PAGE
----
The dynamics that cause defections from a Jane Jacobs visions, said Mandell, amplify a distance that exists between City Hall and the city’s residents.

Chelsea Creekmore / Destination Worcester

Crompton Collective is a prime example of the Jane Jacobs ethos.

“The people who actually live in the neighborhoods are the best experts of what needs to happen in the city,” said Mandell. “One of the concerns that everyone has, is the avenues for people to have voice and input early on in the process.”

The belief that individual residents should be directly involved in planning is seen as antithetical for city employees, and portrayed by those working around policy as requisite for due diligence to be accomplished on most projects.

“In the city of Worcester, we have all of these neighborhood meetings that go on every month,” Economou said. “People are always welcome to any public meeting. … They give their input on what is going on in the their neighborhood and it’s welcomed.”

He makes note of the process of operations around Indian Lake, beginning first with a master plan before segueing into a series of neighborhood conversations. This process began, he said, by way of a listening session that informed a conceptual plan, with subsequent meetings being held for fine-tuning to occur.

“It does give people the opportunity to be heard,” Economou said, adding it is “incumbent upon people to take part” in the process. Even still, he said, “you’re not going to satisfy everyone.”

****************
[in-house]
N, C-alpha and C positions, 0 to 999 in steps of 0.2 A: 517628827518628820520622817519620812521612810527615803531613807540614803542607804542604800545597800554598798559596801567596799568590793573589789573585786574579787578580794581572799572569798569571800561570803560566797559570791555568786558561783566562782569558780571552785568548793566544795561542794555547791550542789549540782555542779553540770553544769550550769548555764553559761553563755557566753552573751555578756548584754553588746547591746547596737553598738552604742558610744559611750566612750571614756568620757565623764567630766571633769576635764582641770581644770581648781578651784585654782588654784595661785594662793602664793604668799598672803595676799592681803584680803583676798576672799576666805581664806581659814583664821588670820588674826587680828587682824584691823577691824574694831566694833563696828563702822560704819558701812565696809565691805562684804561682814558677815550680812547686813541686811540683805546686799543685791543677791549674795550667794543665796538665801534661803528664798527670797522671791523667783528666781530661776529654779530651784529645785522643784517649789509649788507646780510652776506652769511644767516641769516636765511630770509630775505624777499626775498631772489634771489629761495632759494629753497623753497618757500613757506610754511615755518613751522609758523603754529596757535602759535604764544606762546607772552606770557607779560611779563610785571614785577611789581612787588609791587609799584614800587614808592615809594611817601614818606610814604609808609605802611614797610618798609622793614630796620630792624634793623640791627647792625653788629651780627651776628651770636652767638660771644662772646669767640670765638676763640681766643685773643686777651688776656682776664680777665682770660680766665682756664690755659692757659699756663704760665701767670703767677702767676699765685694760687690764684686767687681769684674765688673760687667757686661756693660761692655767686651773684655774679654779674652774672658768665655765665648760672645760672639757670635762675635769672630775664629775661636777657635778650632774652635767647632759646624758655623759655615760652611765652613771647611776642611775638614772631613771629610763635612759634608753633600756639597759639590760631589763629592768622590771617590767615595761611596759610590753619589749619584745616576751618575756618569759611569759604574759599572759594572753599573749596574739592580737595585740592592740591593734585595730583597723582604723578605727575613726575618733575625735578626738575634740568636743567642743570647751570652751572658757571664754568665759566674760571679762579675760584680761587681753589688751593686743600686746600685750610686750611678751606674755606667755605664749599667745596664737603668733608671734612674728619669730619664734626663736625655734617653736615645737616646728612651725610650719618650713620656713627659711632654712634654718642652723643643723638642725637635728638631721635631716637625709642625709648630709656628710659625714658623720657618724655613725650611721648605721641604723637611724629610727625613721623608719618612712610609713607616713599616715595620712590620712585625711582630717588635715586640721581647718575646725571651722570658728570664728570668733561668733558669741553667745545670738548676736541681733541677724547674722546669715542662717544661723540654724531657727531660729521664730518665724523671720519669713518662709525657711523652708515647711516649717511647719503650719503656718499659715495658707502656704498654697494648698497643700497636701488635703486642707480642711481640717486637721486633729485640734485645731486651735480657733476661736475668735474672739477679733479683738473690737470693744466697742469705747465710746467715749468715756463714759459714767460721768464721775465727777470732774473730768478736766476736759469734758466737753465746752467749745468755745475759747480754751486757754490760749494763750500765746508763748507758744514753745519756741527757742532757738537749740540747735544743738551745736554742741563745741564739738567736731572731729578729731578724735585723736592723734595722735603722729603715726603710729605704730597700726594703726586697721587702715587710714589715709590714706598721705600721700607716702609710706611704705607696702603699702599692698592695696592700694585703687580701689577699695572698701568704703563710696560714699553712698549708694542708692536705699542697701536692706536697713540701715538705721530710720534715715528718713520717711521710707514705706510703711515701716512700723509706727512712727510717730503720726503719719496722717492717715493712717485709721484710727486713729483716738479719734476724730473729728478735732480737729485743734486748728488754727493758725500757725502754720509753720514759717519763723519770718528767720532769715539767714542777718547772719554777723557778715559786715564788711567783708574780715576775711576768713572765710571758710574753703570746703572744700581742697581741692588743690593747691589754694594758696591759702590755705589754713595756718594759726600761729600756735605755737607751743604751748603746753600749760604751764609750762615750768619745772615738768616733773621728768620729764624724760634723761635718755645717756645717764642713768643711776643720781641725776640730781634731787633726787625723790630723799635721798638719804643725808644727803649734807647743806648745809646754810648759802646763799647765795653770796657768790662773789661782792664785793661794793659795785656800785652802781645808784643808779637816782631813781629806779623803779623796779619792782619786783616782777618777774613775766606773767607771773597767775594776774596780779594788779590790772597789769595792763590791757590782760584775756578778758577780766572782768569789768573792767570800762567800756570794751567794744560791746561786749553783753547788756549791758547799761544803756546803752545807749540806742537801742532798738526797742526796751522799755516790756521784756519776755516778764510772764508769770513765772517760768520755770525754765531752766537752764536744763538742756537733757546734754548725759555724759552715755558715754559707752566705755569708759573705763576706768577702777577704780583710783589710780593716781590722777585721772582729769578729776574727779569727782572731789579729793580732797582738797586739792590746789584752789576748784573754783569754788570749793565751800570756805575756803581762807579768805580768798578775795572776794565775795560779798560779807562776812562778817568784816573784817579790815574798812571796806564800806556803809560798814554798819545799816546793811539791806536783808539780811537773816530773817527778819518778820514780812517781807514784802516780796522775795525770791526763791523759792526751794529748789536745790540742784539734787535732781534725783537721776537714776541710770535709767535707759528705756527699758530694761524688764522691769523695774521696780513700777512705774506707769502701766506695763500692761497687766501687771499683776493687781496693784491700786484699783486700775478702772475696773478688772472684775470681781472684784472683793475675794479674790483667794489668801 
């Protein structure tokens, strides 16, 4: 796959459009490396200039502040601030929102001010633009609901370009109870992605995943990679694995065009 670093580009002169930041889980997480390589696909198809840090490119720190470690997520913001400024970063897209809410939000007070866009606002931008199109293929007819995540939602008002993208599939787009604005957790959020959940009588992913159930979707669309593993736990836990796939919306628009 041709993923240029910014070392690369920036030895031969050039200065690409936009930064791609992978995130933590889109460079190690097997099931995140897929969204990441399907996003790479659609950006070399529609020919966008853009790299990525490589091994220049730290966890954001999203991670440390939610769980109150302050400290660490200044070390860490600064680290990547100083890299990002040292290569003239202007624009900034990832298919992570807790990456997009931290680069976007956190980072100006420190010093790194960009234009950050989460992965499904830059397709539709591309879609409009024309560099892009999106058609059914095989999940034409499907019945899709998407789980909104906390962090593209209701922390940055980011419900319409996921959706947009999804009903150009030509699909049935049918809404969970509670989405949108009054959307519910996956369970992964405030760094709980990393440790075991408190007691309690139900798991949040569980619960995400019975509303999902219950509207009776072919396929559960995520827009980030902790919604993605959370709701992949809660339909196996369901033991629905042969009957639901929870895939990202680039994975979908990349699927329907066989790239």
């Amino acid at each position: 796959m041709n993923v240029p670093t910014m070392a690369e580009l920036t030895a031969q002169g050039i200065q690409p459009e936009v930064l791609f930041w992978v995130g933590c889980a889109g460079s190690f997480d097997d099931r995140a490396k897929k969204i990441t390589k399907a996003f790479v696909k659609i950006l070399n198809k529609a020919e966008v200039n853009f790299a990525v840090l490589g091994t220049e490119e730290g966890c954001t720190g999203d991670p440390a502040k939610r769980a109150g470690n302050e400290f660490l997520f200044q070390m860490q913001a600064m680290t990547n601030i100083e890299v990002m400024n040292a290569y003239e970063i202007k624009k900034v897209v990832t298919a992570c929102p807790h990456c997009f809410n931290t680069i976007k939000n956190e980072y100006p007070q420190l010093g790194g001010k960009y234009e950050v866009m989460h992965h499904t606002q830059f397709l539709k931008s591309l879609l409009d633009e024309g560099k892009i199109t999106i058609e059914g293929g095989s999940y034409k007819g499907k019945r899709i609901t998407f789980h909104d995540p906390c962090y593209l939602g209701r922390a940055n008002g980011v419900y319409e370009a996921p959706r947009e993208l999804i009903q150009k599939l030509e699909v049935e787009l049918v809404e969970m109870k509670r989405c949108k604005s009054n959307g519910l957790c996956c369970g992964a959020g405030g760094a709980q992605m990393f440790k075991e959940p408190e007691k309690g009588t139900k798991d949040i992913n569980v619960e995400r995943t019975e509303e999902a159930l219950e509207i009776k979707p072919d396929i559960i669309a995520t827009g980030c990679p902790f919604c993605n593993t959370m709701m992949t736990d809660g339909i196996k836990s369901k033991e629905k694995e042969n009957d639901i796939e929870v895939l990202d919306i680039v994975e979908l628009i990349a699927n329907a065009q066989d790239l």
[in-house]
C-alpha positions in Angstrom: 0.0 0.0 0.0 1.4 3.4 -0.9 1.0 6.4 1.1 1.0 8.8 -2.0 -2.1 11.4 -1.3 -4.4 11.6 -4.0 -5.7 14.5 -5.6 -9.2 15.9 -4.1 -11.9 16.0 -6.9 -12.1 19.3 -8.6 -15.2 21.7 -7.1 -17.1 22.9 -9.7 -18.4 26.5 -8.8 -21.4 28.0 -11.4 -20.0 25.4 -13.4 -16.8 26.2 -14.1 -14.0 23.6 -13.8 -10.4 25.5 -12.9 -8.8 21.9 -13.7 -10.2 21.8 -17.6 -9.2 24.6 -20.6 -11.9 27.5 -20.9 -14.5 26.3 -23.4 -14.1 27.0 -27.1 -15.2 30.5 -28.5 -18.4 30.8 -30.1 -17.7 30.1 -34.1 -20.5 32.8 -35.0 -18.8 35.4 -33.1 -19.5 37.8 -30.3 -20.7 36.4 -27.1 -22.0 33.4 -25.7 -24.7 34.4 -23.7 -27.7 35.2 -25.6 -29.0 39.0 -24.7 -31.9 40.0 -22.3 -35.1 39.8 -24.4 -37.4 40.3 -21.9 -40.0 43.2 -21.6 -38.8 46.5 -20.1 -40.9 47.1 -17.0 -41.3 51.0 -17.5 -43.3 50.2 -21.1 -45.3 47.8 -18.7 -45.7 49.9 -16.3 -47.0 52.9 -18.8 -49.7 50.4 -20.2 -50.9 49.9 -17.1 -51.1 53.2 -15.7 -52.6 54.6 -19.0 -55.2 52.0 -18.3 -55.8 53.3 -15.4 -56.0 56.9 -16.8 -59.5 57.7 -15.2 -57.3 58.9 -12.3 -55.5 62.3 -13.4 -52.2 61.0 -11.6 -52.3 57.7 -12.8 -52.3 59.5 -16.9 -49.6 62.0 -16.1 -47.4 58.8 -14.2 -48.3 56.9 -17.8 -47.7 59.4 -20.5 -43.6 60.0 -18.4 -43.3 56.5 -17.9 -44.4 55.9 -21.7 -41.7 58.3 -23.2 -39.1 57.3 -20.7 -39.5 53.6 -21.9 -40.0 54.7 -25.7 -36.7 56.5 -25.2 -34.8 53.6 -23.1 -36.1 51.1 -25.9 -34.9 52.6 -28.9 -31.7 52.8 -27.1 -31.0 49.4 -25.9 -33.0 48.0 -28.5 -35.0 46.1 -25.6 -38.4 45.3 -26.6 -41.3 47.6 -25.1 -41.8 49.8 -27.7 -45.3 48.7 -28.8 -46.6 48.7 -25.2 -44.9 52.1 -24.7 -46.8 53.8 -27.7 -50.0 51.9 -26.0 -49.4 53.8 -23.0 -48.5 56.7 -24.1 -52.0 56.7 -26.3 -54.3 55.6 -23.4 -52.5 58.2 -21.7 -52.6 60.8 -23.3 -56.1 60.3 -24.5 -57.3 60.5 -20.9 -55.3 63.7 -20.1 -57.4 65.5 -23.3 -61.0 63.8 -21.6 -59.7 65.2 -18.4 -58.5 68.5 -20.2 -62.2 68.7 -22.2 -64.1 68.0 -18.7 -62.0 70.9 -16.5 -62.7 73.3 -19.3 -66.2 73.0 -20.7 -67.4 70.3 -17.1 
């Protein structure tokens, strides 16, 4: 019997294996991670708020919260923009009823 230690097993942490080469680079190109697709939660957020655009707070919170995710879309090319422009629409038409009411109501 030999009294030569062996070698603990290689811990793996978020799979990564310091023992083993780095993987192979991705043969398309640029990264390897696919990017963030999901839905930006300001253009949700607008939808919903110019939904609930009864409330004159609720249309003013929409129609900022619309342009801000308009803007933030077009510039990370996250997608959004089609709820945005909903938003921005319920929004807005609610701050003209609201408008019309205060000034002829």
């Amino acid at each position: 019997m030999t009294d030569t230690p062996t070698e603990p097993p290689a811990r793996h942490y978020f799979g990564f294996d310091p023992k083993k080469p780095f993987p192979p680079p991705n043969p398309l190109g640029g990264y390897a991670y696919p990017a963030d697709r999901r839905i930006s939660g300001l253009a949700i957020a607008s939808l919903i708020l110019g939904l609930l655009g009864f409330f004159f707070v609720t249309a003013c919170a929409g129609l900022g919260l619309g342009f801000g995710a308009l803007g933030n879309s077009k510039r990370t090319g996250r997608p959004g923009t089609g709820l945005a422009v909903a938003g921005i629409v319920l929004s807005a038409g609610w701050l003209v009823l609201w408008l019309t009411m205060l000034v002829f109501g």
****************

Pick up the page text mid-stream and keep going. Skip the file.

Gaining satisfaction, for Mandell, is not premised in the frequency of community input, but rather the start-time in which this input first occurs.

“We want to have some input at the beginning stages,” she said — particularly highlighting planning and zoning — “when we are just starting to conceptualize what types of products [are planned].”

Rather than a lack of shared vision in the planning stages, it appears that changes in or lethargy around implementing new initiatives is one of pragmatism. This particularly came to light when discussing issues of alternative transportation within the city.

Both Murray and Economou expressed the importance of developments around the Worcester Regional Transit Authority’s bus services; the former highlighting the new hub and funding from Congress, while the latter paused in considering why public transportation has not been fully adopted by city residents.

Such speculation directly mirrors Mandell, who was left with the question of moving from cars to buses. She asked,  “How do you switch, make it so that there is a desire?” Or, more succinctly, “How could buses be cool?”